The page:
Penalties dominated the period with referee Jim Fitzgerald whistling nine infractions, seven of them non-matching. With the Wildcats leading Hockey East in both penalty-killing and power-play percentages, this potentially opened the door for them to grab an early advantage. Instead, Lowell made it an even game for the 20 minutes, matching special teams with UNH.

Josh Prudden had the first good opportunity off a brief two-on-one. Yorick Treille countered with a right-wing shorthanded breakaway thanks to a springing pass by Mark Concannon.

Midway through the period, Ayers got caught out of the net while shorthanded and Ed McGrane almost made him pay. Lowell’s top scorer fired from the right faceoff circle, but Ayers dove back in time to make the stop.

In the closing minute, 6-foot-3-inch freshman Ed Caron nearly put his wide wingspan to scoring use, almost putting a wraparound in to grab the lead. However, McCormick made the save to keep the game deadlocked.

The second period saw far fewer chances in the early going, largely due to an outbreak of five-on-five play broken only by a single Lowell penalty prior to the final minute. Even then, a UNH too-many-men-on-the-ice penalty was called and then almost immediately matched with a Lowell interference.

Darren Haydar enjoyed two great chances minutes apart in the middle of the period. Sean Collins set up the first to the senior in front, but McCormick made the sprawling save.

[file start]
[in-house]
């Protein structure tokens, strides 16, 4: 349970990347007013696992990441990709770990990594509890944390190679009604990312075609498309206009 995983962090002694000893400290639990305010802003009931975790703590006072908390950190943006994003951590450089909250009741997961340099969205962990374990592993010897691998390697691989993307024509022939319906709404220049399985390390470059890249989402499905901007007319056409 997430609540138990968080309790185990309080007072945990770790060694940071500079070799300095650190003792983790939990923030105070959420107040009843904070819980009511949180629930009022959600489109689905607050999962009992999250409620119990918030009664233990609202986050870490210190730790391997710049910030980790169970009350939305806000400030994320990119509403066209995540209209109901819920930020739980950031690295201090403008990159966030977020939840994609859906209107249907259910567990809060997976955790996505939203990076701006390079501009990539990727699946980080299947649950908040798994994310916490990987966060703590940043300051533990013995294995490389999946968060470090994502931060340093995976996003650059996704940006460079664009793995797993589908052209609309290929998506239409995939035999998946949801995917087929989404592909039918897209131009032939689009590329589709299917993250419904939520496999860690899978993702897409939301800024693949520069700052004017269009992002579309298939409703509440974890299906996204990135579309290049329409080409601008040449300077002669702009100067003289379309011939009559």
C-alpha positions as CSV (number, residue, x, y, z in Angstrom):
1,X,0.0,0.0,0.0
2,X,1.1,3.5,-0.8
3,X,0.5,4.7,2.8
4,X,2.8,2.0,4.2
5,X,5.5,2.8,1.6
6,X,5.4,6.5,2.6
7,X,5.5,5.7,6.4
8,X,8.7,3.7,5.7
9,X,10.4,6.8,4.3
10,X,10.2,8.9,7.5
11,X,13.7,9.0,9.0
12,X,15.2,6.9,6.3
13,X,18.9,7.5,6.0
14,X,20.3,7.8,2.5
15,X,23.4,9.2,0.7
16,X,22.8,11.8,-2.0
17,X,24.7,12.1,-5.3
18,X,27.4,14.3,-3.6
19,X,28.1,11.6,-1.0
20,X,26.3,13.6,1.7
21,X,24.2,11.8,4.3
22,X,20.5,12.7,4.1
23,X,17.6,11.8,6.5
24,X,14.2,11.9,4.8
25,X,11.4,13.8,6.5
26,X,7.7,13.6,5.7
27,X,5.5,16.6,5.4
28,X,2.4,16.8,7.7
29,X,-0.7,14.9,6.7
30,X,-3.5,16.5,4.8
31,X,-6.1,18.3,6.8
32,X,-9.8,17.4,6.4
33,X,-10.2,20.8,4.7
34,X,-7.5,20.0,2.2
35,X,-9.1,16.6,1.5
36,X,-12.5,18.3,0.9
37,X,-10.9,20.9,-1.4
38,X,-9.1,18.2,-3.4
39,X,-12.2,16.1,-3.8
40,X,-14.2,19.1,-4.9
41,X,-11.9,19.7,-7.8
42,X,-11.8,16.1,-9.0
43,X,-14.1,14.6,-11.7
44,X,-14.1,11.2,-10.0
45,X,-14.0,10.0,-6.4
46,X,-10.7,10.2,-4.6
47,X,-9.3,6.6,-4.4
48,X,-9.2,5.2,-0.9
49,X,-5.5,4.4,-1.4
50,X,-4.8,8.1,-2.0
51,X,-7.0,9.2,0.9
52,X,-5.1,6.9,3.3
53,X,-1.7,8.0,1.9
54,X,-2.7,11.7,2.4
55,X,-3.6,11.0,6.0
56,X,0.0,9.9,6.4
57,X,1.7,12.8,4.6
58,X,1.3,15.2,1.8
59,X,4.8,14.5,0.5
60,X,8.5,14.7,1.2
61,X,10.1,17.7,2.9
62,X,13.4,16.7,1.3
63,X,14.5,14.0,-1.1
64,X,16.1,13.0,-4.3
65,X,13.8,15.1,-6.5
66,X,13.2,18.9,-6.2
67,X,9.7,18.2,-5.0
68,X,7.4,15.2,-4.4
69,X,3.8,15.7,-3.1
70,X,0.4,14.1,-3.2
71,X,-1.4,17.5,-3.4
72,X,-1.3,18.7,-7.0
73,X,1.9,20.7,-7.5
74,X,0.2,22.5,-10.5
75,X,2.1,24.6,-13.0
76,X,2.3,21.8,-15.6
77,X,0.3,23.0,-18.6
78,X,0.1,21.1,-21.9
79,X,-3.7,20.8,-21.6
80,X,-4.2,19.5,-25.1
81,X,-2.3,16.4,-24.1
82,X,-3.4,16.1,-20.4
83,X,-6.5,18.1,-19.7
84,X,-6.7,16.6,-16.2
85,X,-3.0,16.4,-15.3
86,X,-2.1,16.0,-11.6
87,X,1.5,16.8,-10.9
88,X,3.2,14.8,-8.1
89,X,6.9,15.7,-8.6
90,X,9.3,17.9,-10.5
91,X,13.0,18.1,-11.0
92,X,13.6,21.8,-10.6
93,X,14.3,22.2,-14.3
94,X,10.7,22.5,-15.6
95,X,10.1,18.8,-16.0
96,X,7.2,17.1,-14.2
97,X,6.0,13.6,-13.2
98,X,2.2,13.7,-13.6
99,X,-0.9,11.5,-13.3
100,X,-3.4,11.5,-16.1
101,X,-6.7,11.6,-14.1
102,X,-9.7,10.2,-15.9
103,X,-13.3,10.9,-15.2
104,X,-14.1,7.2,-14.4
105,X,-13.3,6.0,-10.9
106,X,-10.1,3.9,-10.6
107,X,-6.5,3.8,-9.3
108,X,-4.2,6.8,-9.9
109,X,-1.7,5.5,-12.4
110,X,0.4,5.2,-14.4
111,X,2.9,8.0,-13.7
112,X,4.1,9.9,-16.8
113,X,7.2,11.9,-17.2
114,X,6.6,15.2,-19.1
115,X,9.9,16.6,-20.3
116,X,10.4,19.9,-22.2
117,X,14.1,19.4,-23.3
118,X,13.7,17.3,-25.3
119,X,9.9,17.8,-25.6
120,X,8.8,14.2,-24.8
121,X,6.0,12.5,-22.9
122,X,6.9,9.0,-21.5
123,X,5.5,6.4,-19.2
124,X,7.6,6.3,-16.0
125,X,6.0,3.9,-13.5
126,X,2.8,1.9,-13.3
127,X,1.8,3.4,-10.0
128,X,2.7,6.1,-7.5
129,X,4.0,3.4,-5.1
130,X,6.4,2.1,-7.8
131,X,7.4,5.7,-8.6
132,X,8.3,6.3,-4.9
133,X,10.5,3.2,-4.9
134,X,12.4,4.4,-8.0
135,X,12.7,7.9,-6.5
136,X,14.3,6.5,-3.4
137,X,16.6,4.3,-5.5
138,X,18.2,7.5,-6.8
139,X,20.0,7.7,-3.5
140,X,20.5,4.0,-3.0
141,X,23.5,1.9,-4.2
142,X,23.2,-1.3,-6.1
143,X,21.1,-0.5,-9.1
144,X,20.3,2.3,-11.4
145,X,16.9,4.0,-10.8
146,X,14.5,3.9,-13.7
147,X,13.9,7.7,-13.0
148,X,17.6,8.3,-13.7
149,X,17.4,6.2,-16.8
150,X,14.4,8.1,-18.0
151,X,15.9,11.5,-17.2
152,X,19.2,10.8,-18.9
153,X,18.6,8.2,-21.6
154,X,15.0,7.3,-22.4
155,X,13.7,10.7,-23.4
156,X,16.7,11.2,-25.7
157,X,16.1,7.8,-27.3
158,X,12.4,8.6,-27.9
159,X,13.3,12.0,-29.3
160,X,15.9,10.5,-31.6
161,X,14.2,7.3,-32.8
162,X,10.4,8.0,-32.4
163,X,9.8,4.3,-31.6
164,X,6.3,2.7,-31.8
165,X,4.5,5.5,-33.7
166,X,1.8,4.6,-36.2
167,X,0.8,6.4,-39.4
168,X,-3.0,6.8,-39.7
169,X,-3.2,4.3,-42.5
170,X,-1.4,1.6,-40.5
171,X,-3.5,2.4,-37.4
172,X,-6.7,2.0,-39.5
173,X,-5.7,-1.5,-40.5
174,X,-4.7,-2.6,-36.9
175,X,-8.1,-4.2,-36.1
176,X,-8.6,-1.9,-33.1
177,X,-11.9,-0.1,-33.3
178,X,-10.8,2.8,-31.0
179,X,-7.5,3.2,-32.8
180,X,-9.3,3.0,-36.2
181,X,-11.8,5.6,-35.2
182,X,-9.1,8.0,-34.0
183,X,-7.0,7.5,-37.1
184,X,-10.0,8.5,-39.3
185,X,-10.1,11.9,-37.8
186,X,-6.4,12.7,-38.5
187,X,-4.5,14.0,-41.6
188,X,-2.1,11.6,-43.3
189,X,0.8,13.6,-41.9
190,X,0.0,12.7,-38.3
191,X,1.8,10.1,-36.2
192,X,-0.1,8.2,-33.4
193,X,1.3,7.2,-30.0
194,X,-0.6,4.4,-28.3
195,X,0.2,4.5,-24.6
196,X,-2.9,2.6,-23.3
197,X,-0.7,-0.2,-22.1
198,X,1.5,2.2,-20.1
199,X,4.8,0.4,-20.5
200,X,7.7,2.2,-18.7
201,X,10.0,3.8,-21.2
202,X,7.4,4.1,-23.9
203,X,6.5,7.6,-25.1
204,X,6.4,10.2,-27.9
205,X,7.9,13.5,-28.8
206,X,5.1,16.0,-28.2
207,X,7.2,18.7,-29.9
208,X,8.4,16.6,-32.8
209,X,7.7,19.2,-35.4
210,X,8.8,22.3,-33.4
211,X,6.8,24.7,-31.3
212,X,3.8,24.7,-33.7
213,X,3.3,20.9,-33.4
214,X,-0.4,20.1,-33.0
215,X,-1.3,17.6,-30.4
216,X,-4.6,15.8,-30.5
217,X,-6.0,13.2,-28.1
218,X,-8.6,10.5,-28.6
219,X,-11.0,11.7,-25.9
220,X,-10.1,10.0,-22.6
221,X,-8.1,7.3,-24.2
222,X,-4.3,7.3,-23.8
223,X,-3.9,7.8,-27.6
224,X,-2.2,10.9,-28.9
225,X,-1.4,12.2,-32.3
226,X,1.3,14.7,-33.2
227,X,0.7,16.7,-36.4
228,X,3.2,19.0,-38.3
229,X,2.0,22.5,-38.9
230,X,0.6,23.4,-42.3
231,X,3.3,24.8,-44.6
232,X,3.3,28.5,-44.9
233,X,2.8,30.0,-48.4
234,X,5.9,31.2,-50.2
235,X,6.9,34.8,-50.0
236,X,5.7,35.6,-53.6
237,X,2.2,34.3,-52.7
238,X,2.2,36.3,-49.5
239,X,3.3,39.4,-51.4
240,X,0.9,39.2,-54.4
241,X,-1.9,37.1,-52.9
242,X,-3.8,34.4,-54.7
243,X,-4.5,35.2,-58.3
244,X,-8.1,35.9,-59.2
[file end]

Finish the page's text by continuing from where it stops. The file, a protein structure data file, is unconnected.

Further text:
That one, however, was made to look like chopped liver in comparison to a highlight reel stop at the 12:30 mark when Haydar took a pass from David Busch and seemingly had the entire open net to shoot at. McCormick, however, dove back and stopped Haydar with his stick. The outstanding save earned applause and even a few standing ovations from the UNH partisans.

“It was a desperation save pretty much,” said McCormick. “I was lucky to get a stick on it. I didn’t even think I had a chance to come across on it.

“From my perspective I made a mistake on that. I didn’t read the play properly. I was playing the shooter the whole way. I didn’t know Haydar beat our defenseman there. It was just total instinct jumping across trying to get anything at it.”

The scoreless tie held until 16:36 when Strome scored on a wraparound, his second goal of the year.

The River Hawks played well early in the third, controlling the puck down low and along the boards to minimize UNH’s rushes off the transition. When they took the only penalty of the period at the 8:19 mark, however, the door was open for the Wildcat power play. Halfway through the infraction, Collins appeared to have McCormick dead to rights only to have the netminder flash a brilliant glove save on the near side to maintain the shutout.

Lowell’s dangerous penalty-killing unit of McGrane and Steve Slonina then threatened twice, first on a McGrane feed in front to Slonina then on a McGrane breakaway triggered by his partner. Ayers made both saves to keep the margin to a single goal.

The Wildcats then spent major stretches in the attacking zone, but the Lowell defense bent but did not break.

UNH coach Dick Umile pulled Ayers with 51 seconds remaining and although the River Hawks had some chances to capitalize on the empty net, they also had to endure Wildcat pressure almost to the final buzzer.

UMass-Lowell’s road win completed a strange weekend in which all five Hockey East games were won by the visitors.

The River Hawks play a home-and-home series with UMass-Amherst next weekend. New Hampshire travels to Providence for its lone contest.